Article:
Most people seek out medical care from professionals in order to recover from an illness or maintain their health. But physicians and the people who run hospitals are human, which means they’re as prone to mistakes as anyone else. Sadly, human error in health care has fast become a top killer in the U.S.
According to a new study published May 3 in BMJ, these gaffes kill some 250,000 people, making medical errors the third leading cause of death in the U.S., just after cancer. To compare, respiratory illness kills 150,000 people each year, which the U.S. Centers for Disease Control and Prevention (CDC) currently considers the third leading cause of death.
The researchers for the study from Johns Hopkins say their findings suggest the CDC’s method for collecting data on causes of death is flawed, leading to inaccurate estimates on just how dangerous a visit to your local hospital has become. Death certificates currently don’t have a separate coding classification for medical errors, which means estimates are not accurate. The medical coding system used by the CDC was originally developed for physicians and hospitals to determine what to bill health insurance companies for individualized patient care.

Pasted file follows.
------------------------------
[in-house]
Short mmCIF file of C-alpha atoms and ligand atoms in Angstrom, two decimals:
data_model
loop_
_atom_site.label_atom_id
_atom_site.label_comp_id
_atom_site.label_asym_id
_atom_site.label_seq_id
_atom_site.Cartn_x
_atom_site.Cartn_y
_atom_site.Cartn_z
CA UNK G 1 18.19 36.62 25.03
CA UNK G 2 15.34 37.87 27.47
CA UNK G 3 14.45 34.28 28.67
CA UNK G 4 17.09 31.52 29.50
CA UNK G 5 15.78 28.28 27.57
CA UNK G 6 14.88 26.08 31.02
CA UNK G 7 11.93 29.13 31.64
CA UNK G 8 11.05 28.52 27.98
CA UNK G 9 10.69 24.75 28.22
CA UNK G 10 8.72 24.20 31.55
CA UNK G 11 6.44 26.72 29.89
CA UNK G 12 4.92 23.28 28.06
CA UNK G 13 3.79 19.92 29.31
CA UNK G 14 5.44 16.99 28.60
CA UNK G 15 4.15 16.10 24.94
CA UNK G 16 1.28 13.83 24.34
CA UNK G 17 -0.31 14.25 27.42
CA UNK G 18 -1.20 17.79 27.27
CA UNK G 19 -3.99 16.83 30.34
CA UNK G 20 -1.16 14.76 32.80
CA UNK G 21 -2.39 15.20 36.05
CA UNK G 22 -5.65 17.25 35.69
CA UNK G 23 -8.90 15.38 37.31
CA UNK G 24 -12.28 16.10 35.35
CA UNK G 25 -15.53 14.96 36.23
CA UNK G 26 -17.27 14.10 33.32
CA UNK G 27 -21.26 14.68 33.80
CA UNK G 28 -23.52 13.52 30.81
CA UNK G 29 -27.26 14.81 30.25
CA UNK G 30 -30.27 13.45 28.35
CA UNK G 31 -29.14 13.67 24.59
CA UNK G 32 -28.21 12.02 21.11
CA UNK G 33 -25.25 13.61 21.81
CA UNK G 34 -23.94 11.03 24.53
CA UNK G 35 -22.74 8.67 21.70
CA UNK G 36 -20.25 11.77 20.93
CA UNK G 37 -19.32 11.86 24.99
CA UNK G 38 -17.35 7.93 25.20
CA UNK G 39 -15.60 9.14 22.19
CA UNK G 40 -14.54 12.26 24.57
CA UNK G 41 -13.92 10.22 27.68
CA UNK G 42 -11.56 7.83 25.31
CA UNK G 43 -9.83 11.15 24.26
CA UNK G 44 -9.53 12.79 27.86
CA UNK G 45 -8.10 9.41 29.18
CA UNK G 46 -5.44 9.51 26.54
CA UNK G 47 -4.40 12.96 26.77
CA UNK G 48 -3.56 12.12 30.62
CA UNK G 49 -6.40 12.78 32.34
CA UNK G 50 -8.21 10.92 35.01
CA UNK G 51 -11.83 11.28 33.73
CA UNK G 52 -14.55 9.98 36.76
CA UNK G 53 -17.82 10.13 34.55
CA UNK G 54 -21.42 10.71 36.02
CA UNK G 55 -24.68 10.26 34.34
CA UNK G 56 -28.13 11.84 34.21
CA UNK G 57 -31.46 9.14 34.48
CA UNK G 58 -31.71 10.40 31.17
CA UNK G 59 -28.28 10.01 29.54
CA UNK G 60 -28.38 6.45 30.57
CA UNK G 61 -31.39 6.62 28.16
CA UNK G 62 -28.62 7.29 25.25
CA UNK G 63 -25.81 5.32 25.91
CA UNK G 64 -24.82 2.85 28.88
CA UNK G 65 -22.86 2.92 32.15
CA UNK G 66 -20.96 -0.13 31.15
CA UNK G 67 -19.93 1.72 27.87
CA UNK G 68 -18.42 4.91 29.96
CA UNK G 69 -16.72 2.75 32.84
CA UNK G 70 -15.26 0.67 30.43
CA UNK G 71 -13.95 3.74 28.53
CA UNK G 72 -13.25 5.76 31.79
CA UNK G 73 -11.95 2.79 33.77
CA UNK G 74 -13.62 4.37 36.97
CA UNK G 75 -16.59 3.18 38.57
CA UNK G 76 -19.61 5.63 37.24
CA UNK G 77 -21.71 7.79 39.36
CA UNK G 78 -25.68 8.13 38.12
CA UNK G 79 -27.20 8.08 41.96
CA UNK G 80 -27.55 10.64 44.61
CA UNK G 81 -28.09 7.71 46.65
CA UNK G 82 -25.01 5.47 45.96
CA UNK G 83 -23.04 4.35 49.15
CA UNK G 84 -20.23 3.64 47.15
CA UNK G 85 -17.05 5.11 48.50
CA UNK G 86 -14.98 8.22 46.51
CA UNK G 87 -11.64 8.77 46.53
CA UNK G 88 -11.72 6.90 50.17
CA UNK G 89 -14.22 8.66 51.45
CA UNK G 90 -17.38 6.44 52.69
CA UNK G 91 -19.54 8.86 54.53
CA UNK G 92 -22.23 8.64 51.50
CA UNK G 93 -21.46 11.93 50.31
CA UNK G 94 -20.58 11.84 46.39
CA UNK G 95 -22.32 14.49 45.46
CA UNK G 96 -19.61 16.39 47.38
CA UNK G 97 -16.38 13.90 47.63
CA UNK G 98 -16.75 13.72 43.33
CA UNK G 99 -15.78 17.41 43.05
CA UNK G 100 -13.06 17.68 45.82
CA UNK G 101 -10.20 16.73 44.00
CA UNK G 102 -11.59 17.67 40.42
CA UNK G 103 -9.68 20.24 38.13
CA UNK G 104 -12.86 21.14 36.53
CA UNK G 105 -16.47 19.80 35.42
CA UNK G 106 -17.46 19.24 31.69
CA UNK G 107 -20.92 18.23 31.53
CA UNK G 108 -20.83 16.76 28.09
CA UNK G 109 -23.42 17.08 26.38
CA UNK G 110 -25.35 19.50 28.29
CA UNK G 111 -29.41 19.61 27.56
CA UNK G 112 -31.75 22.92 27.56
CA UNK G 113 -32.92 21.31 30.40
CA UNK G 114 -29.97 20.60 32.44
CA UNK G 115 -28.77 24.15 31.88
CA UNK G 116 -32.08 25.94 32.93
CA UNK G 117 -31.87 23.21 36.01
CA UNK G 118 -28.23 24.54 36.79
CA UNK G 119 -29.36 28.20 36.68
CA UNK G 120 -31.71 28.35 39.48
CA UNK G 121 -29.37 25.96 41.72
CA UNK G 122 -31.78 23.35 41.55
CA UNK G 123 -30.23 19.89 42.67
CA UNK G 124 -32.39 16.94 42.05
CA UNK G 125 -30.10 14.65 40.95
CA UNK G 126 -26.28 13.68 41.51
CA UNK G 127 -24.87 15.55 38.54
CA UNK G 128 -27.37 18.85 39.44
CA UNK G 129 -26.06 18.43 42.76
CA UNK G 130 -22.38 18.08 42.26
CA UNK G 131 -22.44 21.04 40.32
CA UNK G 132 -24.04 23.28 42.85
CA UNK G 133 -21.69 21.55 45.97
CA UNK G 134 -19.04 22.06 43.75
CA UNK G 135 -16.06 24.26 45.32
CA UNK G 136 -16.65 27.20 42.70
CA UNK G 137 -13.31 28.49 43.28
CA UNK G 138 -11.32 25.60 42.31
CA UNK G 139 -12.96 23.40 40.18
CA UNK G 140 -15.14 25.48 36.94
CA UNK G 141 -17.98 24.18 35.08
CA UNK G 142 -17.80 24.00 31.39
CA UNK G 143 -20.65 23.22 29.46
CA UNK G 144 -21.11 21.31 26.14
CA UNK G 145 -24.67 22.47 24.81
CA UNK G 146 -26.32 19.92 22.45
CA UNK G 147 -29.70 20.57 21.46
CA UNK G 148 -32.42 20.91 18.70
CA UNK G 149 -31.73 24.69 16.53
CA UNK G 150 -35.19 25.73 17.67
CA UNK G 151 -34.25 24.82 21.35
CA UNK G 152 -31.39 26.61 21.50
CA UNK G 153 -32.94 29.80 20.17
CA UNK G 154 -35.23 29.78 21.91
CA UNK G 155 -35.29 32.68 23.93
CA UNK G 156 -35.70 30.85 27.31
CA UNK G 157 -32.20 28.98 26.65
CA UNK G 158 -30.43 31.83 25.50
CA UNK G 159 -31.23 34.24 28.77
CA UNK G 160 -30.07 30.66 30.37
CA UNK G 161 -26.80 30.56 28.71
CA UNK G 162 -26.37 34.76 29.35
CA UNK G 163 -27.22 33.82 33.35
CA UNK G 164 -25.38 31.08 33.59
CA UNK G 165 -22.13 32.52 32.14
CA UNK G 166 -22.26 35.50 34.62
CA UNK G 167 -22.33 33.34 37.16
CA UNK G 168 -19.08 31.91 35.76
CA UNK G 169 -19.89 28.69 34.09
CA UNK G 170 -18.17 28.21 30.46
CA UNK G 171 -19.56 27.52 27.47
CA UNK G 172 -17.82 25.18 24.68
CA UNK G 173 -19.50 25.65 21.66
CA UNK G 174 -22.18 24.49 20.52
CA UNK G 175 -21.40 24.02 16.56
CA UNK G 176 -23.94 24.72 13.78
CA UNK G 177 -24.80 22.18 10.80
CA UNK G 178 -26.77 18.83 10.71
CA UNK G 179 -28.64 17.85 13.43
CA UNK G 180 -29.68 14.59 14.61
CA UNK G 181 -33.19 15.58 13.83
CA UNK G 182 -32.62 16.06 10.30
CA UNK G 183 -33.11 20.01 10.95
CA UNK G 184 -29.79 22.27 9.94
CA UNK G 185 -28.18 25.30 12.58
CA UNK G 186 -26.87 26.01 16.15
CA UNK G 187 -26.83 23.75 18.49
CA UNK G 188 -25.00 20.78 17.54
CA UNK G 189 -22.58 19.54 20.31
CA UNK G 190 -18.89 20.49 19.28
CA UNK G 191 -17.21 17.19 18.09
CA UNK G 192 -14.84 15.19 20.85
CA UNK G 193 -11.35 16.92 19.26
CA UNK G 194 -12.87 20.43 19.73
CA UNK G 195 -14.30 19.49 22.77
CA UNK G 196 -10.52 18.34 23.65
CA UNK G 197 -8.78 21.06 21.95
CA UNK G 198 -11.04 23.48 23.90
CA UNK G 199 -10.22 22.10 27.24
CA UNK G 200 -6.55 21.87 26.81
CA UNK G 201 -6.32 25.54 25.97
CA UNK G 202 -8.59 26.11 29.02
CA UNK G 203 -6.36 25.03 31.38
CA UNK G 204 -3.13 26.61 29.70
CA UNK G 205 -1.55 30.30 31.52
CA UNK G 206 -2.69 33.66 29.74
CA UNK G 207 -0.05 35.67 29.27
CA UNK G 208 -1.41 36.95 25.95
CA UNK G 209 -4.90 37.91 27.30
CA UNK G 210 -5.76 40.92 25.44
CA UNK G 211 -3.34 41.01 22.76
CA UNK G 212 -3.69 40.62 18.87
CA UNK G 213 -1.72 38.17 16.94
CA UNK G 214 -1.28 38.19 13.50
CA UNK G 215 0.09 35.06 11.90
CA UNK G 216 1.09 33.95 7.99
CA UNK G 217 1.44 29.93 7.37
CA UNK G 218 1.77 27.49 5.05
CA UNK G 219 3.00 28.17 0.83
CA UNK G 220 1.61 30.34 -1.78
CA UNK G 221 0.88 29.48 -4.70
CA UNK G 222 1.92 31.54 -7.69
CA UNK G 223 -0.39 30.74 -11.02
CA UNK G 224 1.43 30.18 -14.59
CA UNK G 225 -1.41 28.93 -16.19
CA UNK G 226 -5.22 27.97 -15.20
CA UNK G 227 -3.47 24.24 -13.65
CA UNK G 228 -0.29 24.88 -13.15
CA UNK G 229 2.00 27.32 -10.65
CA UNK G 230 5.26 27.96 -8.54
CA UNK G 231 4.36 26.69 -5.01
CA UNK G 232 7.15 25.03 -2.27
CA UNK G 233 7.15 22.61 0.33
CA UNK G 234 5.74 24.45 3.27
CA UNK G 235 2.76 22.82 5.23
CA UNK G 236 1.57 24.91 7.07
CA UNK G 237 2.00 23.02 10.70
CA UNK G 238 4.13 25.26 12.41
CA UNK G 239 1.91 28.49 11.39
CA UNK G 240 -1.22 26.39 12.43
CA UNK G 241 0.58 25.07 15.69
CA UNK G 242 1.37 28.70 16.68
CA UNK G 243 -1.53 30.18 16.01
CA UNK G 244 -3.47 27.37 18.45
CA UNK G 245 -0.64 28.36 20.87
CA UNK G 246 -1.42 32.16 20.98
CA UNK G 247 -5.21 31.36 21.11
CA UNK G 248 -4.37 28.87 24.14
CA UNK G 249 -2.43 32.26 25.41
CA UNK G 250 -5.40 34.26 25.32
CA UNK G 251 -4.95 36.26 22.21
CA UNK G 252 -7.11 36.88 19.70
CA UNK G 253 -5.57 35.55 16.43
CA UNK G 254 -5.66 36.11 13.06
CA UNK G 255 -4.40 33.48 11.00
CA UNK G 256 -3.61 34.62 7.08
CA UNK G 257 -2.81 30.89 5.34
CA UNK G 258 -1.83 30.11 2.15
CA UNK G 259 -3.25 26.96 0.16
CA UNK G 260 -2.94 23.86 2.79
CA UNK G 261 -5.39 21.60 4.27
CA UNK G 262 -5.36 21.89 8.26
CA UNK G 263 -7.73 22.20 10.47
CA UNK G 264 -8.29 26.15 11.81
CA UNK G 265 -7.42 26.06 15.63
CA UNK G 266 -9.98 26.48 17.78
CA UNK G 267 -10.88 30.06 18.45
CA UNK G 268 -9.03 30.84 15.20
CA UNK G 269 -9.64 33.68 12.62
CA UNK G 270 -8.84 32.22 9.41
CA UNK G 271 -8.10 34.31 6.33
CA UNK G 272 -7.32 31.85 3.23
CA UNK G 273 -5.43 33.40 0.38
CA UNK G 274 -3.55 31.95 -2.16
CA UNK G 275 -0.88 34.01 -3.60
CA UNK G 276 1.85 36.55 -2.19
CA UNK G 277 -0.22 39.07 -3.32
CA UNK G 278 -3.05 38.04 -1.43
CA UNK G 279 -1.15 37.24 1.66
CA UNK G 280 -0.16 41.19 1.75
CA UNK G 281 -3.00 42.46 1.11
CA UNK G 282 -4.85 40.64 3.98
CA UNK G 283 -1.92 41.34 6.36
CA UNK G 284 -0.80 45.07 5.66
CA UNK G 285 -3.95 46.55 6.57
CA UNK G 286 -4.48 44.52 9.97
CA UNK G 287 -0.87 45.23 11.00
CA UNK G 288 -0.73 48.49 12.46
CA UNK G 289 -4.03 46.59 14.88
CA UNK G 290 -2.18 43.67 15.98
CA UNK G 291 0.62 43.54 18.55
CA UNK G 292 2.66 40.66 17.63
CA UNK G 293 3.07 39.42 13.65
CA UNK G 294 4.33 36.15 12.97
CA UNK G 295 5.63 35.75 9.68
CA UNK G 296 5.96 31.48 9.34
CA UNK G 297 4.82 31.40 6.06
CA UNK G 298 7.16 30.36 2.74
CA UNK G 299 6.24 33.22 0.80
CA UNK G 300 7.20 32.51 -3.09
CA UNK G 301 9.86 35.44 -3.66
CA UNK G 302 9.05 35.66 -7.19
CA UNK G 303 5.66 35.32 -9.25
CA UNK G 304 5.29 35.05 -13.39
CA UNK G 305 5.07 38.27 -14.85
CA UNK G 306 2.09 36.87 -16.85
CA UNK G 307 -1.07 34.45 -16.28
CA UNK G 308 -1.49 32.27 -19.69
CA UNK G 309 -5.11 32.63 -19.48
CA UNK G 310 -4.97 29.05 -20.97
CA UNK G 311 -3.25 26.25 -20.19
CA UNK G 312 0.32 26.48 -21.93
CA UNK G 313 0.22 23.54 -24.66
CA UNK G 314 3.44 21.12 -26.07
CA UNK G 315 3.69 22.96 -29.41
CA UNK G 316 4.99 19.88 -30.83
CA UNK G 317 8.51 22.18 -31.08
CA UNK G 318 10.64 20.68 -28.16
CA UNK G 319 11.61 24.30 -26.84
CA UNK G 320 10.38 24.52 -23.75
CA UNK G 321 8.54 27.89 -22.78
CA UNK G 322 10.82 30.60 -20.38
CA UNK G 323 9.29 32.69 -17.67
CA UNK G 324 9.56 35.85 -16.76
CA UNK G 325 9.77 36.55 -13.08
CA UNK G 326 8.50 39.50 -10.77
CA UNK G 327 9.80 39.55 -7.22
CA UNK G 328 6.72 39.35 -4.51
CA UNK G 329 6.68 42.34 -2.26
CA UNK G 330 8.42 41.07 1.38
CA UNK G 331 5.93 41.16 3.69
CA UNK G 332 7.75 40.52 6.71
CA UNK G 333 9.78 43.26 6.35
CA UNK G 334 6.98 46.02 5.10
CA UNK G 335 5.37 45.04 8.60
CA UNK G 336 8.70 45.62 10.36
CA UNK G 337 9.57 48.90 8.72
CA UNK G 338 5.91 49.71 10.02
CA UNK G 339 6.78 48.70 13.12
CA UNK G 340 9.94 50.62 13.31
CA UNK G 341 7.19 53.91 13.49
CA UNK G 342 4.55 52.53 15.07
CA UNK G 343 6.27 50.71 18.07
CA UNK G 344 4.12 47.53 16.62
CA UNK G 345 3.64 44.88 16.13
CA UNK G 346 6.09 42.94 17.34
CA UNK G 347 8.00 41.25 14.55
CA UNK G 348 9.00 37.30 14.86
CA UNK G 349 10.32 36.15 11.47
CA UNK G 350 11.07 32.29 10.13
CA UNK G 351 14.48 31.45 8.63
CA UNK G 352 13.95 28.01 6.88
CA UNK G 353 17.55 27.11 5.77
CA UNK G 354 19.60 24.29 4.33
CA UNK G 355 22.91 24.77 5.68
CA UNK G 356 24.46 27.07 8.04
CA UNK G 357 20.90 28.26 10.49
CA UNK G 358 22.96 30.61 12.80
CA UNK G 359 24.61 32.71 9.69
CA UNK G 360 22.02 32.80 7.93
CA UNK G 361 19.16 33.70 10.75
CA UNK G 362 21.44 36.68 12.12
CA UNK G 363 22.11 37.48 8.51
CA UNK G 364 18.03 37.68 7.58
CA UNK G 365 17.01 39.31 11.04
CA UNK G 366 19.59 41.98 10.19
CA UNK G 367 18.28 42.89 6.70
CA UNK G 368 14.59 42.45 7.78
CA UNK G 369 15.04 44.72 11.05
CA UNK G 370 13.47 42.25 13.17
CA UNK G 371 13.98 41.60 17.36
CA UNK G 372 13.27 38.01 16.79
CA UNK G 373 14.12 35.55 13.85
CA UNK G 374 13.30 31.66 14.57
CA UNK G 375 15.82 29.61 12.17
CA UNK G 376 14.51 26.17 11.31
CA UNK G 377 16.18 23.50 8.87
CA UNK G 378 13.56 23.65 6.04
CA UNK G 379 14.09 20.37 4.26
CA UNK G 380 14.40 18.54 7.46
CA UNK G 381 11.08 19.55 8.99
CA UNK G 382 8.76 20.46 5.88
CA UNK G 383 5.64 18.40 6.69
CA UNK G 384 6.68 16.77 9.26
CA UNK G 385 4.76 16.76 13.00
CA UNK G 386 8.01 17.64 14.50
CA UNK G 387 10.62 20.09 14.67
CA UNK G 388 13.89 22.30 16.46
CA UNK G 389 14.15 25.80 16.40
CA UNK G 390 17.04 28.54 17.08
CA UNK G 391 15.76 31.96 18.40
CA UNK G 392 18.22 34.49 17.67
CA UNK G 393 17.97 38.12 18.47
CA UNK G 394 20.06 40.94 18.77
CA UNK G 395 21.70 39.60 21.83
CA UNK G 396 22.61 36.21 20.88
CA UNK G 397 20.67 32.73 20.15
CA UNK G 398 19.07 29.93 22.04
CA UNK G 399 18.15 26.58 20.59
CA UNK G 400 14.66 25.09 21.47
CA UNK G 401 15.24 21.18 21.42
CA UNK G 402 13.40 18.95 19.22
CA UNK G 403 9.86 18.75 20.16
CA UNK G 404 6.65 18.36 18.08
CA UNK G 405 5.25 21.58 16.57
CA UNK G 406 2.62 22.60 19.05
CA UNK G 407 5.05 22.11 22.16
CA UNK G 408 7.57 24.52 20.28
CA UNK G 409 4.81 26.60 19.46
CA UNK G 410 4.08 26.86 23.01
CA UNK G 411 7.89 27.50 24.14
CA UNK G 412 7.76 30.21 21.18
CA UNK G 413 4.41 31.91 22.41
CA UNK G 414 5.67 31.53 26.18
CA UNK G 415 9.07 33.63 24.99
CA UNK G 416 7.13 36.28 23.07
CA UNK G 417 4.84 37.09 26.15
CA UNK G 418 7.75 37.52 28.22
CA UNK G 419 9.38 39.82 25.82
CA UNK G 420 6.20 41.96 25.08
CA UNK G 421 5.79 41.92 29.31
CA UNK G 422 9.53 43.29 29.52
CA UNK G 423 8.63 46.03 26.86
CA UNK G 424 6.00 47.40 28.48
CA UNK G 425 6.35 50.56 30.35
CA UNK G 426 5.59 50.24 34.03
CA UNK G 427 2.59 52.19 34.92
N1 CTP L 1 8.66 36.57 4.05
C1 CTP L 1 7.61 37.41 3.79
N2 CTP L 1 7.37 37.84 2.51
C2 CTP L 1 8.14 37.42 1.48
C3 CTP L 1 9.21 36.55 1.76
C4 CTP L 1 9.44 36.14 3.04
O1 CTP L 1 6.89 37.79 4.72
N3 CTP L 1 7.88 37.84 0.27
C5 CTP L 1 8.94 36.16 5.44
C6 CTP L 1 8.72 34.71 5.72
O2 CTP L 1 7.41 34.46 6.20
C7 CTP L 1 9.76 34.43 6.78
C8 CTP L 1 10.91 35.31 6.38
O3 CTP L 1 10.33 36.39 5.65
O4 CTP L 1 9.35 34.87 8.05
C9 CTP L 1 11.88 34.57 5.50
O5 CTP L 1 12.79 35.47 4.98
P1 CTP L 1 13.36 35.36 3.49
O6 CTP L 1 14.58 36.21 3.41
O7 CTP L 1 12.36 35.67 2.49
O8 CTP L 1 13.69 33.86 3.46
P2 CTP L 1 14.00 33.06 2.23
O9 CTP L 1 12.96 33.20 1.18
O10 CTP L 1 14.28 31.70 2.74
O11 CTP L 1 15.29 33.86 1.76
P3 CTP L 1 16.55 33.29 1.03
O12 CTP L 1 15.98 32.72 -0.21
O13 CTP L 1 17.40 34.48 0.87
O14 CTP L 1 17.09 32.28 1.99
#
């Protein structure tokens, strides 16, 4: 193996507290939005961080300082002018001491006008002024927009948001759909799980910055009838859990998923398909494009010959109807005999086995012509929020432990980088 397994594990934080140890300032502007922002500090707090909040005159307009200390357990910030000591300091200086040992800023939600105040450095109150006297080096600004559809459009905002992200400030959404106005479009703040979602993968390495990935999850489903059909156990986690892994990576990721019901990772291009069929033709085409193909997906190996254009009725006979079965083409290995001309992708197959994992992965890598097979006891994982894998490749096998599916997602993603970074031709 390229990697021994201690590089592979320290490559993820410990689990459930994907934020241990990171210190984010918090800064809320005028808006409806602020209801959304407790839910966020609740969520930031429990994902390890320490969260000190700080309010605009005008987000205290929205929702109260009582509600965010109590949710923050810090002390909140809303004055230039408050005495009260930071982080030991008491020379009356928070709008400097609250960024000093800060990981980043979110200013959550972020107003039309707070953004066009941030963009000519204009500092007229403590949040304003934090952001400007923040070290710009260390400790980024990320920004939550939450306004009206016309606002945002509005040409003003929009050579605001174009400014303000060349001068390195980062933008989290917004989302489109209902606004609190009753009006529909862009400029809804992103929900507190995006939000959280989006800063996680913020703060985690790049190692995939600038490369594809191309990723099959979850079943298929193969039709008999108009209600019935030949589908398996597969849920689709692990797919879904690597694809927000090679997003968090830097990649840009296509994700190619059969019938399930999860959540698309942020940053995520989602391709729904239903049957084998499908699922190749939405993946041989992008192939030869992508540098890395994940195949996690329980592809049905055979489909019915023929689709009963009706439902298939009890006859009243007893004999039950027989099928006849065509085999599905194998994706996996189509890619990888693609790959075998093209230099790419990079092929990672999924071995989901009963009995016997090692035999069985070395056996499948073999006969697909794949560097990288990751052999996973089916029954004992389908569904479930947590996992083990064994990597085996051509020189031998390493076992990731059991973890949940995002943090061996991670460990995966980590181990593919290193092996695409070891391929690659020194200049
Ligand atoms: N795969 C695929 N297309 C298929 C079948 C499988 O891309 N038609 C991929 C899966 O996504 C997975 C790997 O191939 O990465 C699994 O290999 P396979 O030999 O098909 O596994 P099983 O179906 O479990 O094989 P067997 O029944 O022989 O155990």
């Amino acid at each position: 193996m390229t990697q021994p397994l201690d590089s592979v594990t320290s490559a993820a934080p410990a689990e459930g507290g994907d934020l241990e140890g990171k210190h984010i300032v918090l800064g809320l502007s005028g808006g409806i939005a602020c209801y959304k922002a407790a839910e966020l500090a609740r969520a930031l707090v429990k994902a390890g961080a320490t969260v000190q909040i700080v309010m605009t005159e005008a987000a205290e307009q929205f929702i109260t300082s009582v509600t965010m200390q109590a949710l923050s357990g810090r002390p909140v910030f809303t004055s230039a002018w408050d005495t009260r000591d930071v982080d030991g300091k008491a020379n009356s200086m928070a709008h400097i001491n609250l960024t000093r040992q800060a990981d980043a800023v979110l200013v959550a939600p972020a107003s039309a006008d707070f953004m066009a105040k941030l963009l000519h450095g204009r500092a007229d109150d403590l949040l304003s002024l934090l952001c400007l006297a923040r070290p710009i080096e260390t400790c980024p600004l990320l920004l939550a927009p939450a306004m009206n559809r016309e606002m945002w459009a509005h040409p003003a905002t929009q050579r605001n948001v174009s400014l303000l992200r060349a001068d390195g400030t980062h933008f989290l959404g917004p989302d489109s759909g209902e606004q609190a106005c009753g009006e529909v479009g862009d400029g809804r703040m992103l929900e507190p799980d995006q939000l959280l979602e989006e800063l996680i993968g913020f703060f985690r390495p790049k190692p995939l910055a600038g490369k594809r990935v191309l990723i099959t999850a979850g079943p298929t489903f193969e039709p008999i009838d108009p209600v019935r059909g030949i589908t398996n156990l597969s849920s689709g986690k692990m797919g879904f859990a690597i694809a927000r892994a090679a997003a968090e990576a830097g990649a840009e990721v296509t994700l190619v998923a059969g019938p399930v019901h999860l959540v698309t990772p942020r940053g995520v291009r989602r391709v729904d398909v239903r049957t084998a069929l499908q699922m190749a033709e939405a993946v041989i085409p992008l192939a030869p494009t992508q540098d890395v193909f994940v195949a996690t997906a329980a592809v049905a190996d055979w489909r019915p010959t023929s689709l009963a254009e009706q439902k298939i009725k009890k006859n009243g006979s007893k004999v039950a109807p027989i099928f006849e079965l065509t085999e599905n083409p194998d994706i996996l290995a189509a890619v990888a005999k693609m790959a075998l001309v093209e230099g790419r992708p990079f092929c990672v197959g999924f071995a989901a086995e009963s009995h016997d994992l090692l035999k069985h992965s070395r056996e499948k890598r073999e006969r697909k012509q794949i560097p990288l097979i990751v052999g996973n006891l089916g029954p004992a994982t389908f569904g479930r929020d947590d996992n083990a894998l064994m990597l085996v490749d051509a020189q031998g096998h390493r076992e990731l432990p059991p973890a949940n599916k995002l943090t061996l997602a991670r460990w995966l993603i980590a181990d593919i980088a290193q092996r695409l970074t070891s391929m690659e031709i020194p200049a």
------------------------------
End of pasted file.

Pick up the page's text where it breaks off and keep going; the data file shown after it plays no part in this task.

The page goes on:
The authors recommend an overhaul of how cause of death data is collected. “There are several possible strategies to estimate accurate national statistics for deaths due to medical error,” they write in their study. “Instead of simply requiring the cause of death, death certificates could contain an extra field asking whether a preventable complication stemming from the patient’s medical care contributed to the death.”
In order to determine a more realistic figure for the number of deaths caused by medical errors, the researchers analyzed data on medical death rates from four separate studies conducted between 2000 and 2008. One of the studies used data from the U.S. Department of Health and Human Services’ Office of the Inspector General and the Agency for Healthcare Research and Quality. They reviewed admission rate data from 2013.
The researchers determined that from a total of 35,416,020 hospitalizations, 251,454 deaths were the result of medical errors. According to the CDC’s estimates, based on the medical coding system, 611,105 people died of heart disease, 584,881 died of cancer and 149,205 died of chronic respiratory disease in 2013.
The researchers recommend some strategies for reducing the number of deaths from medical errors. These include more open communication in the health care system so that when errors occur, some type of intervention is much more feasible.
Increasing transparency is also critical to delivering better care. “To achieve more reliable health care systems, the science of improving safety should benefit from sharing data nationally, and internationally, in the same way as clinicians share research and innovation about coronary heart disease, melanoma and influenza.”